Chetan Kadakia March 21, 2003 11:26

Re: Massflow correction & cavitation
Start over with a relatively course mesh. Use the simplests of models and schemes (inviscid, ist order, simple, etc), decrease the u-r factors to about 3/4 of the original value. try the segregated solver.

Try to patch in initial solutions that may be closer to the actual solution. Maybe modify your boundary conditions so that you have lower Re number or lower compression ratio.

First find what converges, and then lets take it step by step.

Philipp Beierer March 24, 2003 02:28

negative absolute pressure values

I am a bit wondering why you try so urgently to prevent negative absolute pressure values. Of course, we do not need to discuss the general phenomenon (even the fact that liquids are able to sustain traction forces at specific circumstances), but I think that the appearance of such values are reasonable in the given case as Maxime describes that cavitation might appear. To prevent missunderstanding: I am not trying to say that you'll see also negative values in the real case. What I want to say is that it is very likely that you will see the creation of vapour bubbles (since at least a major criterion for cavitation onset is fulfilled) in reality. And therefore, the computed negative absolute pressure is just an indication for that--ignoring the physical feasibility.

But, coming to your main problem, the calculation of the surface force. I guess you should be able to fix that by a udf?!

maxime March 24, 2003 03:18

Re: negative absolute pressure values
Sure, It is a fact that cavitation appears. So I have to do with it, and I don t have the time to threat it with cavitation model which needs many work for no-better result (I mean negative pressure are still remaining). So I want to treat my surface with UDF, but I am not familiar with it. Do you have any advices? Regards Maxime

Philipp Beierer March 24, 2003 03:50

Re: negative absolute pressure values
Have you already looked into the udf manuals? I think they are quite extensive in Fluent 6, giving you a good starting point. I am not absolutely sure what might solve your problem, but as a rough guess, you could start by employing a cell macro, accessing the pressure in each cell. With that information you could run over a if-else statment that filters out all the cells with negative-absolute pressure. Finally, you might only need to assign a new value to these cells...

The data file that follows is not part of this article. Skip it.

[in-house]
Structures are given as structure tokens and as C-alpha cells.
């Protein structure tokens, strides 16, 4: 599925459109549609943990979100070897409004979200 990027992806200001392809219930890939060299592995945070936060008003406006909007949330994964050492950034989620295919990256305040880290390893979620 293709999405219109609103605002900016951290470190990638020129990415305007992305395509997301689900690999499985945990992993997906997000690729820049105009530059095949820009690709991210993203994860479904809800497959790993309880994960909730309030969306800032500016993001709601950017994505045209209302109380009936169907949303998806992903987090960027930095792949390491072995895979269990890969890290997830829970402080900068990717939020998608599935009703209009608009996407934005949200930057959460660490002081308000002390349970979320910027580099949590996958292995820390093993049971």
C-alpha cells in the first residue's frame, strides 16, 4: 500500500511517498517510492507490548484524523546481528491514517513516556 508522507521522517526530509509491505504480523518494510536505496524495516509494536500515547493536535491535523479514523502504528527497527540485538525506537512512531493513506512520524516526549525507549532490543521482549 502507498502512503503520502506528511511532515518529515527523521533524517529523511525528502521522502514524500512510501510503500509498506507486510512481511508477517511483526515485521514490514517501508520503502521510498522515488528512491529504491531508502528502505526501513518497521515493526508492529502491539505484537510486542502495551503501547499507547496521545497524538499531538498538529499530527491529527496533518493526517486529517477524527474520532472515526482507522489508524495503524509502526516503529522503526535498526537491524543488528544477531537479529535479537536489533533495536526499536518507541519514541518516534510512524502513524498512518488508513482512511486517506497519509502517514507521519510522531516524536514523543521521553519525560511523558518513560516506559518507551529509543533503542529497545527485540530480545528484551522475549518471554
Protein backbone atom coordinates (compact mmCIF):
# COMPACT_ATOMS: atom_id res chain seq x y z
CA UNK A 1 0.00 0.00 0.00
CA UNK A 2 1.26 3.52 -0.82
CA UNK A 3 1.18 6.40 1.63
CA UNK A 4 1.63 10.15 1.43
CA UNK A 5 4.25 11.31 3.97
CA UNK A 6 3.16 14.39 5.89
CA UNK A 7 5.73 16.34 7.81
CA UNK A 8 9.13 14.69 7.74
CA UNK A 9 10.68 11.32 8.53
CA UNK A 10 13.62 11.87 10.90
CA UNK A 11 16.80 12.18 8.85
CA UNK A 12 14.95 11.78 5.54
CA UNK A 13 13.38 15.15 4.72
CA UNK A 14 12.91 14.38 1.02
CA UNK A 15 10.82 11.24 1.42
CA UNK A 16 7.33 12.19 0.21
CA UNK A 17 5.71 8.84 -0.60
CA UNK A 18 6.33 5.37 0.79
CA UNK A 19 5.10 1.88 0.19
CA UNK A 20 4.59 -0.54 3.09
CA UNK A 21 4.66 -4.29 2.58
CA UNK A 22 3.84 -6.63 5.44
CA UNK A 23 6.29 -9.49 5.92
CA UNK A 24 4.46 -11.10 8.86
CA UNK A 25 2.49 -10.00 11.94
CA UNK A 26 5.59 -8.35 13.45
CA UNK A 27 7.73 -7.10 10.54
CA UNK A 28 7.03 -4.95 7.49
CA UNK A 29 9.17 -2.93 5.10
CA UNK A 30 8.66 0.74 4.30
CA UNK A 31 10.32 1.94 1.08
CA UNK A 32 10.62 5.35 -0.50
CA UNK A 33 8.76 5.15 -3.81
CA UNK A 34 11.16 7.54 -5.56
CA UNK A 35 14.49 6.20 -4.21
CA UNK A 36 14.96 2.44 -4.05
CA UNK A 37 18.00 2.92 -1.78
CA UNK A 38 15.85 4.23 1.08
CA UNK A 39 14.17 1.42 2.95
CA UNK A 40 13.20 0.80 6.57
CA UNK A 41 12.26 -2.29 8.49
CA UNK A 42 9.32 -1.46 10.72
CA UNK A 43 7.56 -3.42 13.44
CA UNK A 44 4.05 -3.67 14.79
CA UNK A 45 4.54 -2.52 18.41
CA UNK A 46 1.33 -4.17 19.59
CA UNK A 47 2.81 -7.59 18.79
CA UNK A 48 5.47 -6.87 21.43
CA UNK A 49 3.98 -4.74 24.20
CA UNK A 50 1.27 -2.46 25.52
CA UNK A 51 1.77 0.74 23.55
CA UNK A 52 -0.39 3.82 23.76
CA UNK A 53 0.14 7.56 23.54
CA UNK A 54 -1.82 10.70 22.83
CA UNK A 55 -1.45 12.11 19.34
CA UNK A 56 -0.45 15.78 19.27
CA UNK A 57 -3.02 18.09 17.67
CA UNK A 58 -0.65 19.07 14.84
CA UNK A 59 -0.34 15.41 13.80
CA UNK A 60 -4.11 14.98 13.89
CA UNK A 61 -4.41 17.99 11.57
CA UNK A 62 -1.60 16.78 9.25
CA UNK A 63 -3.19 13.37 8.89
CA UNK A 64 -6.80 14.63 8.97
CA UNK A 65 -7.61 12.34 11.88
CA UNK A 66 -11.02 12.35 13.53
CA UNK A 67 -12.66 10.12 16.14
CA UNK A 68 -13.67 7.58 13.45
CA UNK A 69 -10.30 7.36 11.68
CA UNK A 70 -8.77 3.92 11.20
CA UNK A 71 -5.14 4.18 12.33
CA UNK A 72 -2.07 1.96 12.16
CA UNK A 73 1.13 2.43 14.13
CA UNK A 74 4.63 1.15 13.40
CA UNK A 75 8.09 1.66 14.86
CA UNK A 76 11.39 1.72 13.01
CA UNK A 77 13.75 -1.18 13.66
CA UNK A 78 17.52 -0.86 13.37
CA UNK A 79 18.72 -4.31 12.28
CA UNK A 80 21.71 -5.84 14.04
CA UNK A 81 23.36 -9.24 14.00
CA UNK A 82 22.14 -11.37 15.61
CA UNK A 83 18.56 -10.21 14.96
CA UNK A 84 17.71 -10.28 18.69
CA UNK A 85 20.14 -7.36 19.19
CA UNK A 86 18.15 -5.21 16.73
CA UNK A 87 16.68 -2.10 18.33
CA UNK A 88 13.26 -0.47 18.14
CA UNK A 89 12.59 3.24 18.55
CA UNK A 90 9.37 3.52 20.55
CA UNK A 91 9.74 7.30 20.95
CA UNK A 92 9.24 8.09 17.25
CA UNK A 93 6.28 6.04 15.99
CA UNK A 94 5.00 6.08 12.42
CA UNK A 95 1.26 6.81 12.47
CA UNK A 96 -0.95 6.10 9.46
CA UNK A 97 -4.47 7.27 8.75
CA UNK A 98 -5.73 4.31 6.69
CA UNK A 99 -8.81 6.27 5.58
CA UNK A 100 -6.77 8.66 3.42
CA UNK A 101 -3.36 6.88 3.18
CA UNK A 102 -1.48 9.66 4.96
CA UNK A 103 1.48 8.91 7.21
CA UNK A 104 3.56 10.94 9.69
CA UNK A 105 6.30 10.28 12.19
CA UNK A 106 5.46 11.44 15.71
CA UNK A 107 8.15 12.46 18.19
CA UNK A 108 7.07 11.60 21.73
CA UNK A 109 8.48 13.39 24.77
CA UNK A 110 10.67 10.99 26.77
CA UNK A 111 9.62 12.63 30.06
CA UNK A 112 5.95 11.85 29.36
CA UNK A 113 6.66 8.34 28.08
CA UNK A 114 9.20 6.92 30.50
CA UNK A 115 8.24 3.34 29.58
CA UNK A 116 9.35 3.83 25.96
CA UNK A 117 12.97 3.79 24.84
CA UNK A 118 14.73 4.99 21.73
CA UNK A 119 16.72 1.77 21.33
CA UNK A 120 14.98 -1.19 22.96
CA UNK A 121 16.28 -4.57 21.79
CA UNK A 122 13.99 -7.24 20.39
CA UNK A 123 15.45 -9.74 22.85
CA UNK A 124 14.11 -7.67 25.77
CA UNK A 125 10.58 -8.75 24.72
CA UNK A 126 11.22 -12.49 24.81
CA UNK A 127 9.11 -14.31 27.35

Anyhow, use e.g. first a simple 2d model to try different startegies. Good luck!

maxime March 24, 2003 03:57

Re: negative absolute pressure values
OK, I will try to do this. Thanks

klaus April 10, 2003 10:14

Re: negative absolute pressure values
hi maxime

i also had all the problems you mentioned in your posting.large negative absolute pressure,velocities exceeding 400m/s and the cavitation model in fluent 6.0 didnŽt change the whole case for the better (still negative absolute pressure ).now i changed to fluent 6.1 which has a modified cavitation model.first results show no negative absolute pressure.minimum pressure is half the saturation vapor pressure now.but now iŽm looking for a source on good experimental data on cavitation to validate the modified model.maybe somebody can help? thanks

mfg klaus

maxime April 10, 2003 10:25

Re: negative absolute pressure values
Hi Klaus, I turned to 6.1 too... I quickly made the 2d tutorial. It is quite good, because there is no need to turn the unsteady solver. So I had to find the good settings for calculating my 3d models in steady state WITH cavitation. But I need the right parameters for my fluid: mineral oi @ 40deg the liquid phase is: density 870 kg/m**3, viscosity 0.04 kg/ms the gas phase is: density 1.2 kg/m**3, viscosity 1.2e-5 kg/ms liquid surface tension 0.035n/m non condensablke Gas: ??? but set to 1e-8

Regards Maxime